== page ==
Main Menu Audio
Dolby Digital Trailer-Egypt
|Year Of Production||2001|
|RSDL / Flipper||No/No||Cast & Crew|
|Region Coding||4||Directed By||David Mamet|
Warner Home Video
|Pan & Scan/Full Frame||None||English Dolby Digital 5.1 (448Kb/s)|
|Widescreen Aspect Ratio||1.78:1|
|Video Format||576i (PAL)|
|Original Aspect Ratio||1.85:1||Miscellaneous|
|Subtitles||English for the Hearing Impaired||Smoking||No|
|Annoying Product Placement||No|
|Action In or After Credits||No|
Unimaginatively titled, the film is about veteran thief Joe Moore (Hackman), who is ready to retire. When he’s not stealing gold or jewellery for Bergman (DeVito), he’s making boats. He plans to sail off into the sunset after his final job on one of them. Reluctant to pay up, Bergman forces Moore and his men - Bobby Blane (Lindo) and Don ‘Pinky’ Pincus (Ricky Jay) - to attempt to pull off one more heist. To make sure the job gets done properly, Bergman sends his arrogant nephew Jimmy Silk along for the ride. Moore and his men are the ultimate professionals in their game, and they don’t like working with people they know nothing about. Their reaction to this is where the film takes off, twisting and turning all over the place, resulting in a fairly solid film.
I originally saw Heist at the cinemas early on this year, and found it to be a decent film. The acting was top notch, especially from Hackman, Lindo, DeVito and Jay. Gene Hackman is a favourite of mine, and never puts in an ordinary performance. The film was very well written, especially when it comes to the cool dialogue. Mamet sure knows how to write dialogue, and here he gives everyone his or her fair share of great lines. The film’s many twists and turns seemed a bit much upon first viewing, but were more enjoyable on this, my second viewing.
Overall, I found Heist to be a solid – if unspectacular – film. Ahead of most other films punched out these days, it was great to see the teaming up of Mamet with his cast. A film that I will certainly revisit, Heist comes recommended from this reviewer.
The video transfer is quite good, just not perfect.
The film is presented in an aspect ratio of 1.78:1, and is 16x9 enhanced.
The main area the transfer lets itself down slightly in is the sharpness. Not as crystal clear as a film of Heist's age should be, it lacks the detail of some other contemporary films. This is certainly not a big issue as it never detracts from the film’s experience, but it is still worth mentioning. Shadow detail seemed fairly solid, but again lacked a bit in comparison to other transfers of similar vintage.
Colours seemed solid enough, never bleeding or distracting, but seemed muted slightly, which could be put down to the director’s preference – not this transfer. Flesh tones were spot-on, looking natural in a way that NTSC cannot do (go PAL!).
There were no MPEG artefacts visible throughout most of the film, nor were there any film or video artefacts
This is a single sided single layered disc, and therefore there is no layer change.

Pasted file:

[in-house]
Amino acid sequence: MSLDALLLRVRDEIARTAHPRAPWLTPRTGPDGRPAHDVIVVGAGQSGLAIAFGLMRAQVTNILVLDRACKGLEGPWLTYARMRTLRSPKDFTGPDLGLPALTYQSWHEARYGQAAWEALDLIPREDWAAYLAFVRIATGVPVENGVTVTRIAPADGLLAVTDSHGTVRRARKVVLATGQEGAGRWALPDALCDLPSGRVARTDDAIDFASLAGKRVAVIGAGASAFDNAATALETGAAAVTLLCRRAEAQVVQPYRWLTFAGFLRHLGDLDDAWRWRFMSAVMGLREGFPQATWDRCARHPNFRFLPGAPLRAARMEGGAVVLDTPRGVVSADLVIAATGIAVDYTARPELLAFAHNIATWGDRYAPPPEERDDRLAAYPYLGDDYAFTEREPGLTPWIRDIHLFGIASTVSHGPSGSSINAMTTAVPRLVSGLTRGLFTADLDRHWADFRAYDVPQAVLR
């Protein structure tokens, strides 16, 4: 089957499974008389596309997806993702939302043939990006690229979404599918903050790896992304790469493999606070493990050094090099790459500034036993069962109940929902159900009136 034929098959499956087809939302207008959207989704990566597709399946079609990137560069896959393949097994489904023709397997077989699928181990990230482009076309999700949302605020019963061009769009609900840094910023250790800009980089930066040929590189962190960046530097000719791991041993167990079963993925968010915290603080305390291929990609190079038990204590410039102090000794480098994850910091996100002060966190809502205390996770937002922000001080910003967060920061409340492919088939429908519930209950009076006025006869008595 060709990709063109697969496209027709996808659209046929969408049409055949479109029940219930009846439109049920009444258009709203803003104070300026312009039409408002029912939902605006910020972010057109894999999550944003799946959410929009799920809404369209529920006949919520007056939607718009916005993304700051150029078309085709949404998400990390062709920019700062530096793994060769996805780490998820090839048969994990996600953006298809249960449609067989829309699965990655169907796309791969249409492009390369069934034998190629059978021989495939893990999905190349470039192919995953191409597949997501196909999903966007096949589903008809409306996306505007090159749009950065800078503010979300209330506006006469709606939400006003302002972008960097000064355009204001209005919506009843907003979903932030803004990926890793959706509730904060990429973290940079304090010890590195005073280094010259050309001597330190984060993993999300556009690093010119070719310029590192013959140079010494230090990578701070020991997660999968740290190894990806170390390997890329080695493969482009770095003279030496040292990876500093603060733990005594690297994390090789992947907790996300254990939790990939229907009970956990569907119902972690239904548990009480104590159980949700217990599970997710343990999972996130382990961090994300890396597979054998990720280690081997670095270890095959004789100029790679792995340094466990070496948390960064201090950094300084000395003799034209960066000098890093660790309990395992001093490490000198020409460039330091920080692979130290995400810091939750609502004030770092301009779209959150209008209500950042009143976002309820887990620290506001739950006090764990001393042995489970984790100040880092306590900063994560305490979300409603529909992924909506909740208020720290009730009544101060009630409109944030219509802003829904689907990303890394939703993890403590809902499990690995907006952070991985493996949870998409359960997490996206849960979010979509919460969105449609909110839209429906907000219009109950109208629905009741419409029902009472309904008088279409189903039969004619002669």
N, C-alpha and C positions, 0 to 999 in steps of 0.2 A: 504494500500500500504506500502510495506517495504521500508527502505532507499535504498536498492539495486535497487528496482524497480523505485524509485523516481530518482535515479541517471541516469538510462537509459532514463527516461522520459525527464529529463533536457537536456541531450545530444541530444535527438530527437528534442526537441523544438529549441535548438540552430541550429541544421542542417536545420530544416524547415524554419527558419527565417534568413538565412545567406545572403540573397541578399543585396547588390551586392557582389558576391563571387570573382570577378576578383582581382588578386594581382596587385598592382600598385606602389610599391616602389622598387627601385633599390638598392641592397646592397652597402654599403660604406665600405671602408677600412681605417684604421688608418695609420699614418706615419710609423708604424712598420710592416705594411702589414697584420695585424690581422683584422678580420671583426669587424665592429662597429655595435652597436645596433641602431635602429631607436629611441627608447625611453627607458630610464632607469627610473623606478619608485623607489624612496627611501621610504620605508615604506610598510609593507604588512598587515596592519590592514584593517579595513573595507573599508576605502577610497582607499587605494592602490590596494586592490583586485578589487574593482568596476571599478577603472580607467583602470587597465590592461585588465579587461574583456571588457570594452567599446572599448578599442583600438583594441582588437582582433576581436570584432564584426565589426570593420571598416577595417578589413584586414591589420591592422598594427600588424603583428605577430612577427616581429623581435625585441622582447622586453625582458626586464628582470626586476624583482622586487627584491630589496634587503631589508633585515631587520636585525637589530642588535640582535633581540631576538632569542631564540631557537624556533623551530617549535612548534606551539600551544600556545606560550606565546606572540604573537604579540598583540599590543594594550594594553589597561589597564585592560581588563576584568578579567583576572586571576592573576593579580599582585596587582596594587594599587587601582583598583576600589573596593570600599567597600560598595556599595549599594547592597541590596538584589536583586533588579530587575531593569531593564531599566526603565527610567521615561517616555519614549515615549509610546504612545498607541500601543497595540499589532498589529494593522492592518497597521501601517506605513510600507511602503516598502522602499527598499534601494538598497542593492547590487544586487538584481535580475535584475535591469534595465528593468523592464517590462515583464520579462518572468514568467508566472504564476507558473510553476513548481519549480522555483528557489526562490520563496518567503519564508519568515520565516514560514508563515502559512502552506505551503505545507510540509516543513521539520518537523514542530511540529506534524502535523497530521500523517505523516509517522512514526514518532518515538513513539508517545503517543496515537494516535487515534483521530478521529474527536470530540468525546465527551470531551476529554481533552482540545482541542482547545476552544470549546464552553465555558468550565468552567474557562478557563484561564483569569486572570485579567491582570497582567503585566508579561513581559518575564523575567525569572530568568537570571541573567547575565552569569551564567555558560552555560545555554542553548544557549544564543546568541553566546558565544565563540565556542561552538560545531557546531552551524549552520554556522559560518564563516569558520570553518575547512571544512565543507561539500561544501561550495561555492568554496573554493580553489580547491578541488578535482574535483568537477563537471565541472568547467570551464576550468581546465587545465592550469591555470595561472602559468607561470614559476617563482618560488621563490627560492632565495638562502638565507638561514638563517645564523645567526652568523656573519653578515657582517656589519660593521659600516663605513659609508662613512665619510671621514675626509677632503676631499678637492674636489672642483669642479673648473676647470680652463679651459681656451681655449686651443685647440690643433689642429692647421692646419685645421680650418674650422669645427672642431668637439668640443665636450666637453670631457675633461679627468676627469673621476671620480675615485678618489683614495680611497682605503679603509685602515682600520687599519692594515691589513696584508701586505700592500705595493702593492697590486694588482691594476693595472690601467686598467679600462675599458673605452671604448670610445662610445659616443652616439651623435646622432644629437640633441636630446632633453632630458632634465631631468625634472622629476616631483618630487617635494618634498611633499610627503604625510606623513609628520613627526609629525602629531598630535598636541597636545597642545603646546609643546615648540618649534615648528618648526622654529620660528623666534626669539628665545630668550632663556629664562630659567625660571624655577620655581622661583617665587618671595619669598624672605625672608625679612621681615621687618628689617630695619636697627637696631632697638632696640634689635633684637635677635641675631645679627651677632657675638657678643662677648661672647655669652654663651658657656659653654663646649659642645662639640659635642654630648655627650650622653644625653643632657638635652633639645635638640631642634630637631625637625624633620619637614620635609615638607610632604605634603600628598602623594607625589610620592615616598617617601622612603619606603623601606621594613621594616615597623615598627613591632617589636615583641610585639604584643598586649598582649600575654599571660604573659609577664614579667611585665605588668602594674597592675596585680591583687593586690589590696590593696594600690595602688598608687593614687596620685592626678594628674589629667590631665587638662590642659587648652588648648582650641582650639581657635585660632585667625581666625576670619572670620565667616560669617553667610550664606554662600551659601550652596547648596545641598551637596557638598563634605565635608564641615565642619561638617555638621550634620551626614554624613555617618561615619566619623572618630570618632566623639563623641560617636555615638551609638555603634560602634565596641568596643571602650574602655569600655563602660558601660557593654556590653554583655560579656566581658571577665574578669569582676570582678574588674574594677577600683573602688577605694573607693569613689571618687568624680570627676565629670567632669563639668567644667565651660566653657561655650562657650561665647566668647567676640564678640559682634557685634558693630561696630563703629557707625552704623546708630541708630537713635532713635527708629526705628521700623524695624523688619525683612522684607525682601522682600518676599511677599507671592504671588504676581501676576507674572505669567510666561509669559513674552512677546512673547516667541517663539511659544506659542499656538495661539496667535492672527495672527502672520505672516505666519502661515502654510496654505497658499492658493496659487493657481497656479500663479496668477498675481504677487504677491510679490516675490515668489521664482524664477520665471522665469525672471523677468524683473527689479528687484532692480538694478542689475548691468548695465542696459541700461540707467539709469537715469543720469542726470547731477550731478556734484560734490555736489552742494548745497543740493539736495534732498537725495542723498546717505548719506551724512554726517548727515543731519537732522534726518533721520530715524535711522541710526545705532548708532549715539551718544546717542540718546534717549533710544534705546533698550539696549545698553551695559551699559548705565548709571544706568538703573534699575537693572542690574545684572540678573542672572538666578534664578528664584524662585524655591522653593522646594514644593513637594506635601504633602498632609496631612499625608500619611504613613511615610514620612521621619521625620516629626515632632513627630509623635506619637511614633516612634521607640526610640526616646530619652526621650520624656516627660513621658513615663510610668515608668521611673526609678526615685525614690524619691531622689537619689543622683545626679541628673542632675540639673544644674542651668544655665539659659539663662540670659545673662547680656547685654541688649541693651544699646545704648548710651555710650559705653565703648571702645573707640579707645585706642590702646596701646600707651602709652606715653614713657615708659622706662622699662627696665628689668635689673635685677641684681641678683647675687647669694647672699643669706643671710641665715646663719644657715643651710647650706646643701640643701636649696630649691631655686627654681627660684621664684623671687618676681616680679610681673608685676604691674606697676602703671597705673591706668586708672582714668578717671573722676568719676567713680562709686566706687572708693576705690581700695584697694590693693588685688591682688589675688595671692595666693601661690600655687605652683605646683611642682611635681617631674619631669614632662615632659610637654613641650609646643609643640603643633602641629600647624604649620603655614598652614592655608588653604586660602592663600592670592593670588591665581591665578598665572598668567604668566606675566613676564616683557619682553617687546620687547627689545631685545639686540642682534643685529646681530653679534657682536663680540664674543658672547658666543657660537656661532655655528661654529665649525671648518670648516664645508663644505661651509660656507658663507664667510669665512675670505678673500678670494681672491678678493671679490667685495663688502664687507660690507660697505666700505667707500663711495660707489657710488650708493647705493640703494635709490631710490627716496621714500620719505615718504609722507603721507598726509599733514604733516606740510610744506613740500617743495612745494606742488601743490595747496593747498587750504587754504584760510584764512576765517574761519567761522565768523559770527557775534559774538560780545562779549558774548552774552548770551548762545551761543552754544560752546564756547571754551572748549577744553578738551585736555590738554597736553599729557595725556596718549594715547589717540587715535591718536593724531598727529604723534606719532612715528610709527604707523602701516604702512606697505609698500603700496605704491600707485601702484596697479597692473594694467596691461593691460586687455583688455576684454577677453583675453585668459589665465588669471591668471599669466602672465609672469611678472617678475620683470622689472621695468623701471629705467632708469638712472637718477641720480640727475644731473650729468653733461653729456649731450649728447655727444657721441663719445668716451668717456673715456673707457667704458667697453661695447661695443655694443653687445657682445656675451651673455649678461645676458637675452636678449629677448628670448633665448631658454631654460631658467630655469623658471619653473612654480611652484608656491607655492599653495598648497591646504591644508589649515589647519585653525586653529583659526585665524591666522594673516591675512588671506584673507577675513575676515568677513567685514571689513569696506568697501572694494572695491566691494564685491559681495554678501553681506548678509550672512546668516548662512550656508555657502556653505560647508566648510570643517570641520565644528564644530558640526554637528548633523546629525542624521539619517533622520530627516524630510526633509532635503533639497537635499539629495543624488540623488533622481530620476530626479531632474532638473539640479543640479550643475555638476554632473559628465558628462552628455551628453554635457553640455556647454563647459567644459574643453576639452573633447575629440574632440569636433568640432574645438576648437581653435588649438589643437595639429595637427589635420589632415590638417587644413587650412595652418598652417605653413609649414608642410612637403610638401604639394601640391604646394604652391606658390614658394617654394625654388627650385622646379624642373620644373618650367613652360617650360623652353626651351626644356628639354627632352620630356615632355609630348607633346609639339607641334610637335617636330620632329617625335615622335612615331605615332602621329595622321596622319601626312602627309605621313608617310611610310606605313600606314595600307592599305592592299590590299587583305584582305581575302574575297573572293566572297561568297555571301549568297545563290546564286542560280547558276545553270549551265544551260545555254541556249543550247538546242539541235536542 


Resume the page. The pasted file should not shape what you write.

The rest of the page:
The audio transfer is adequate, but somewhat lacking because of limited surround channel usage.
The only audio track provided is English Dolby Digital 5.1.
Dialogue was always clear and intelligible, never experiencing problems with distortion or dropouts. Audio sync was perfect throughout the film’s entire running time.
The film was scored by Theodore Shapiro. This was a score that I instantly recognised upon my second viewing of this film. It is fairly basic, but very catchy, and it suits the film perfectly. The music was presented quite well on this DVD, but the lack of surround support let it down a bit.
As I have mentioned, the surround speakers were barely awake throughout the entire film, and let the overall presentation down. With a contemporary film of this kind, you would expect Heist to feature a decent surround soundtrack. There were only a couple of occasions when the surrounds were required, but not enough for my liking.
Fortunately, the soundtrack features a bit of bass, giving the subwoofer a little more action than the surrounds, but again it's not on par with today’s standards. There were certainly opportunities for greater bass, but as with the lack of surrounds, it comes down to the film’s original soundtrack.
|Surround Channel Use|
Music from the film playing over a static shot of the film's three main stars.
The film's full theatrical trailer, presented in a 16x9 enhanced aspect ratio of 1.85:1, with Dolby Digital 2.0 sound. If you ask me, the film's trailer should be compulsory on every DVD, and not considered an extra feature.
NOTE: To view non-R4 releases, your equipment needs to be multi-zone compatible and usually also NTSC compatible.
It is not worth importing the Region 1 version of this DVD just for filmographies, so stick with the local version in this case.
The video transfer is quite good, but not on the same level as other recent films.
The audio transfer was a let-down, if only in regards to surrounds and subwoofer action. Quality in the fronts was fine, but not enough for a film in it's genre.
The theatrical trailer is not enough on its own, and the film certainly deserves more in the way of extras.
|DVD||Pioneer DV-525, using Component output|
|Display||Teac 82cm 16x9. Calibrated with Video Essentials. This display device is 16x9 capable.|
|Audio Decoder||Built in to amplifier/receiver. Calibrated with Video Essentials.|
|Amplification||Sony STR DE-545|
|Speakers||5 Sony speakers; Sherwood 12" 100w Powered Subwoofer|